© 2015 Elsevier España, S.L.U. Background and objective Approximately 24-40% of patients with type 2 diabetes mellitus (T2DM) develop kidney damage. Our objective was to evaluate the long-term evolution of renal function using isotopic determination of GFR and urinary albumin excretion (UAE) in patients with T2DM undergoing intensive treatment for renal and cardiovascular risk factors. Patients and methods This was a single-center, prospective study of 201 patients with T2DM and UAE who initiated intensive treatment. They were followed for 17.2 ± 6.5 years. Patients were divided into three groups, according to renal function: 167(85.6%) had stable renal function, 16(8.2%) had creatinine levels that doubled and 12(6.2%) began renal replacement therapy (RRT). We performed periodic isotopic determinations of GFR using 125I-iothalamate. Results There were significant differences between the three groups with respect to age, duration of T2DM at baseline, years of follow-up in the study and systolic blood pressure, serum creatinine, isotopic GFR, and UAE at baseline. Renal function evolution slopes were -1.55 mL/min/1.73 m2/year in patients with stable creatinine, -2.49 mL/min/1.73 m2/year in those with doubled creatinine, and -8.16 mL/min/1.73 m2/year in those requiring RRT. We also found that differences in renal events were determined by delayed initiation of intensive treatment. Conclusion Patients with glomerular hyperfiltration who were undergoing treatment with renin angiotensin aldosterone system blockers exhibited a better evolution in renal function, possibly because these patients initiated intensive treatment earlier. Although diabetic nephropathy is associated with classic risk factors, early initiation of intensive treatment should be a priority in order to prevent worsening renal function.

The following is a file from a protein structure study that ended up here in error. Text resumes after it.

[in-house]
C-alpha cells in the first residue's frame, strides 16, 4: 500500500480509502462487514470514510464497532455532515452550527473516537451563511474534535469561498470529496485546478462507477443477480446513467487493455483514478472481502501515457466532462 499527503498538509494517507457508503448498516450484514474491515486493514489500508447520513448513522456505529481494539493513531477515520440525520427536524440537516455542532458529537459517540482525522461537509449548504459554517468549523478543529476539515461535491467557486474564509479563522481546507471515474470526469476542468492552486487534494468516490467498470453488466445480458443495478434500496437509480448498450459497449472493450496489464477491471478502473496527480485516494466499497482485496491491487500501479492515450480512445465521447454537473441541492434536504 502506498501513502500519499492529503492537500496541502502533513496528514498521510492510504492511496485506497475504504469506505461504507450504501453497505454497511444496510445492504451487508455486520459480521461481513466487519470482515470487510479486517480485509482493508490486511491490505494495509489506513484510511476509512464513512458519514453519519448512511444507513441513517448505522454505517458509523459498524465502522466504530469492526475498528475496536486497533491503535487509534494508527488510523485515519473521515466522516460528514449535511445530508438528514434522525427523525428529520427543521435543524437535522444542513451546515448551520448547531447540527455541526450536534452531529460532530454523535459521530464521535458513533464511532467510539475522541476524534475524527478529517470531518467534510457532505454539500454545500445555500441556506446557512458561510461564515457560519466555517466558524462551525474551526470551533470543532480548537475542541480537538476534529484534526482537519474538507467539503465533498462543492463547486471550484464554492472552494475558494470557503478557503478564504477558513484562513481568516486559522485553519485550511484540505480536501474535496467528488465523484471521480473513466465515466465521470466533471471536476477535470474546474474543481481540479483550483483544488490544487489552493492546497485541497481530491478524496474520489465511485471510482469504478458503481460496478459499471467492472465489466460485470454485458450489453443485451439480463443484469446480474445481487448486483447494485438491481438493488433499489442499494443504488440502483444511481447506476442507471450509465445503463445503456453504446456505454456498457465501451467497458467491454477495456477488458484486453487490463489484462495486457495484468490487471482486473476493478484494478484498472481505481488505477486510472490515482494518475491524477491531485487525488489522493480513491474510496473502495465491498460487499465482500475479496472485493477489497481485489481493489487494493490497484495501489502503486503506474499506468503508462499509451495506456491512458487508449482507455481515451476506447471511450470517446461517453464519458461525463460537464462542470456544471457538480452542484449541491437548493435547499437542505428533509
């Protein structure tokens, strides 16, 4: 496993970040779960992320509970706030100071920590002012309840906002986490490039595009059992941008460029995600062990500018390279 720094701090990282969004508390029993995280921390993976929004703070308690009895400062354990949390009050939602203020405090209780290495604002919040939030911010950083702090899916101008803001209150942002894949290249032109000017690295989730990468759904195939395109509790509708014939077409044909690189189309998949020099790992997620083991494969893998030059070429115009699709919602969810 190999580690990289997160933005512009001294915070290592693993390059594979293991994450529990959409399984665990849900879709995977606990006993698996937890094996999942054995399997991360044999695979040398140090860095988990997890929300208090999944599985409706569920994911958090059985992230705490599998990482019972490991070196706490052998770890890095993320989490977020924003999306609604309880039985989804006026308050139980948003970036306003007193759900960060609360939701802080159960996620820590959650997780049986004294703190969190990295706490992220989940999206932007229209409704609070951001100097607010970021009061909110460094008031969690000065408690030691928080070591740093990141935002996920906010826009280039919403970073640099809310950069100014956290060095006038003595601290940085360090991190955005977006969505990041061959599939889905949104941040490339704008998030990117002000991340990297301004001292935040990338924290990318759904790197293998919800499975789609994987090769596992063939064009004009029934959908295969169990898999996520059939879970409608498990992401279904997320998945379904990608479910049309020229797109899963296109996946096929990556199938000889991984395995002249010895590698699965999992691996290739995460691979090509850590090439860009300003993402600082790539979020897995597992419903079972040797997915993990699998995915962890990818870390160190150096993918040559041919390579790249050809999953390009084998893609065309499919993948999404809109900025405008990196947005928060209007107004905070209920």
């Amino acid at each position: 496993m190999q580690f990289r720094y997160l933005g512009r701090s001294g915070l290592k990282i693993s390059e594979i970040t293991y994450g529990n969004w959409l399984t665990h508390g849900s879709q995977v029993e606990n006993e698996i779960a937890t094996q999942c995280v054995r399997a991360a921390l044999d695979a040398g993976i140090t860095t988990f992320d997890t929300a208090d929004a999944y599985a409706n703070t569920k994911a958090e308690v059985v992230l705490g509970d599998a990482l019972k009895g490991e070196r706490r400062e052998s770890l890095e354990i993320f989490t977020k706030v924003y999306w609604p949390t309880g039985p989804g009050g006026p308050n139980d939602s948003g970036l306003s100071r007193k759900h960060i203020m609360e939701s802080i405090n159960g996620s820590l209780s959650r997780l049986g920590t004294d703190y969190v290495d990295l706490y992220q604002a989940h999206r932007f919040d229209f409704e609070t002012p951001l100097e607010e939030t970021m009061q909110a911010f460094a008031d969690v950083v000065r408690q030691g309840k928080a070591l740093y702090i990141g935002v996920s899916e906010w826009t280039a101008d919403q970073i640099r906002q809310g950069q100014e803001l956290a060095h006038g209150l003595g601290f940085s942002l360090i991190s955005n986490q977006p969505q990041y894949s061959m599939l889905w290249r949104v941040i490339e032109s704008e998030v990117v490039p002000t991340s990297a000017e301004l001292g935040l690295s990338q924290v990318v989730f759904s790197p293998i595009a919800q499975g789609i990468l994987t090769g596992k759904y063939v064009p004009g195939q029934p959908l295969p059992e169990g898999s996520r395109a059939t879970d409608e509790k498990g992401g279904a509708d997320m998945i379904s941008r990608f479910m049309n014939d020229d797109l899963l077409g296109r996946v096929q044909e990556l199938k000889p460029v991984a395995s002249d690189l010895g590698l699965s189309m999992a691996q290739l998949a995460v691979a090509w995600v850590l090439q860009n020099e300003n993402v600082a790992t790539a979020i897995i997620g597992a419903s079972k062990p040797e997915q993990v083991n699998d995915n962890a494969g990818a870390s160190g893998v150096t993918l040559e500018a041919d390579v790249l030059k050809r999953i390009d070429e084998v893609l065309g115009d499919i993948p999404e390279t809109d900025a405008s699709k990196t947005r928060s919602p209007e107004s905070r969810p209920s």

|Publication status||Published - 15 Jan 2016|
- Early intensive treatment
- Glomerular hyperfiltration
- Isotopic glomerular filtration rate
- Long-term renal survival
- Type 2 diabetic nephropathy